We plan on surveying the students at the end of the semester to see how their views have changed. I’m very interested in seeing those results, but I’m not sure they will change much. Again, because I’m only teaching the second half of the course, some of them might not change their views on how much math is involved in ecology because they might still think that I was just making things unnecessarily hard. (We actually don’t do a lot of math, in my opinion. There’s no Lotka-Volterra, for example. But it’s more than they expect.) So, I’m interested not just in seeing how the views change this semester, but also how they change in future semesters. My hope is that, in the future, I will be able to prepare them for ecology involving math by showing them data on how views of previous students changed over the course of the semester.
Do you find undergraduates who are new to ecology are surprised by what ecology is, including the amount of math it involves? What (if anything) do you do to try to prepare them for what ecology is?
Something I’ve been interested in is student views on ecology, evolutionary biology, and genetics, including how much math they think is involved in the different disciplines. I’ve surveyed my Intro Bio students to get their views, and realized it would be interesting to compare it to what ecologists, evolutionary biologists, and geneticists think. Hence this poll! The poll is brief, but I’m doing it in google forms so I can do the cross tabs.
Here’s the link to the poll in case the embedding doesn’t work. The embedded poll is below the break.
As I discussed last week, the most eye-opening part of the AAAS Leshner Fellows training that I did recently was the part about engaging with policy makers. This is a new area of engagement for me, and I was really interested in learning more about this. I was surprised to realize how interested I was in it — when I first read Nancy Baron’s Escape from the Ivory Tower, the thought of engaging with policy makers was so anxiety-provoking to me that I felt ill. (It probably didn’t help that I was reading it on a plane going through turbulence.) Last week’s post covered some policy engagement fundamentals (make sure to read this great comment by Elliot Rosenthal on the importance of building community support before doing policy engagement). In this post, I will talk about what I learned on our visit to Capitol Hill. One of the most striking things to me was that, when meeting with two staffers from the House Energy & Commerce Committee, it took me a while to remember which one was the staffer working on the Republican side and which was on the Democratic side. Given all the talk of how divided things are in Washington, I hadn’t expected that! I also hadn’t expected the meeting would leave me not just with thoughts on how to engage with policy makers, but how to mentor students.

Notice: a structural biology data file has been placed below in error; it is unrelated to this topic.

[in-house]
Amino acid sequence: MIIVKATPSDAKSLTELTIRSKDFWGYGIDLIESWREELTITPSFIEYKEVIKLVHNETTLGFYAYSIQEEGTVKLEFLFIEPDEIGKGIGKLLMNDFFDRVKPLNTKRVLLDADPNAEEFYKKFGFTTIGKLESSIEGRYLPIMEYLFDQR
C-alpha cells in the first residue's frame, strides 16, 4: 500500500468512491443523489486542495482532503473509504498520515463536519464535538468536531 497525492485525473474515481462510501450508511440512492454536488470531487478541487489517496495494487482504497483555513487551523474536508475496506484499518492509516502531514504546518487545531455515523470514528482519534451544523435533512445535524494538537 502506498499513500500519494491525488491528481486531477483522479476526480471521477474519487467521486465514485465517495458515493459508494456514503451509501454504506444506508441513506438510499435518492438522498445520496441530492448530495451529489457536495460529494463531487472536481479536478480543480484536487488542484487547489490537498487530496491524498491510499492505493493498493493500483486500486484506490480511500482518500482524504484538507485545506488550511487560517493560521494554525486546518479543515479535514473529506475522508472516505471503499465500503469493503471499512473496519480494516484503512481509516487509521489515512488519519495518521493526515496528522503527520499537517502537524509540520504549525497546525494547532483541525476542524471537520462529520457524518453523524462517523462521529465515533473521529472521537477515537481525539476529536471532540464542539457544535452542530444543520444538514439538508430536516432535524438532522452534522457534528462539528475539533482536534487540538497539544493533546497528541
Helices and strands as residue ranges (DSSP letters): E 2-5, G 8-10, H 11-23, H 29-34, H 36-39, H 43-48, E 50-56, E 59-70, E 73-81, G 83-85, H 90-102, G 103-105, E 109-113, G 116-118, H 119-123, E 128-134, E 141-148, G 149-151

Last week, I did a poll asking about readers’ experiences with courses where faculty (and/or grad students and/or folks outside academia) meet with students in a format that is often called “professors on parade” (because lots of faculty rotate through the course during the semester). I was curious to know whether people find these courses useful, and whether they like certain styles of them more than others.
tl;dr: Most people seem to find these courses useful, but a substantial minority do not. People seem to find these courses especially useful if they include presenters who come from outside academia, discussion of classic or important papers, and/or discussion of papers by department faculty. They seem to find them less useful if they include basic research skills (such as how to extract DNA), though that comes with the caveat that only 5 respondents were involved in that sort of course. (There were 100 respondents total, though 2 didn’t answer the last question about whether they found the course useful.)
More results below the break.
As I wrote yesterday, my department has been thinking about creating a course for first year grad students that would have as a key goal introducing them to a variety of faculty in the department (as well as having them get to know each other better), and that might have as a secondary goal training them in skills that will be useful for careers in science. In this post, I will lay out my proposed twist on the course. Right now, I’m not that optimistic that it would actually work, but I’m hoping readers might have suggestions for ways to tweak it to make it work!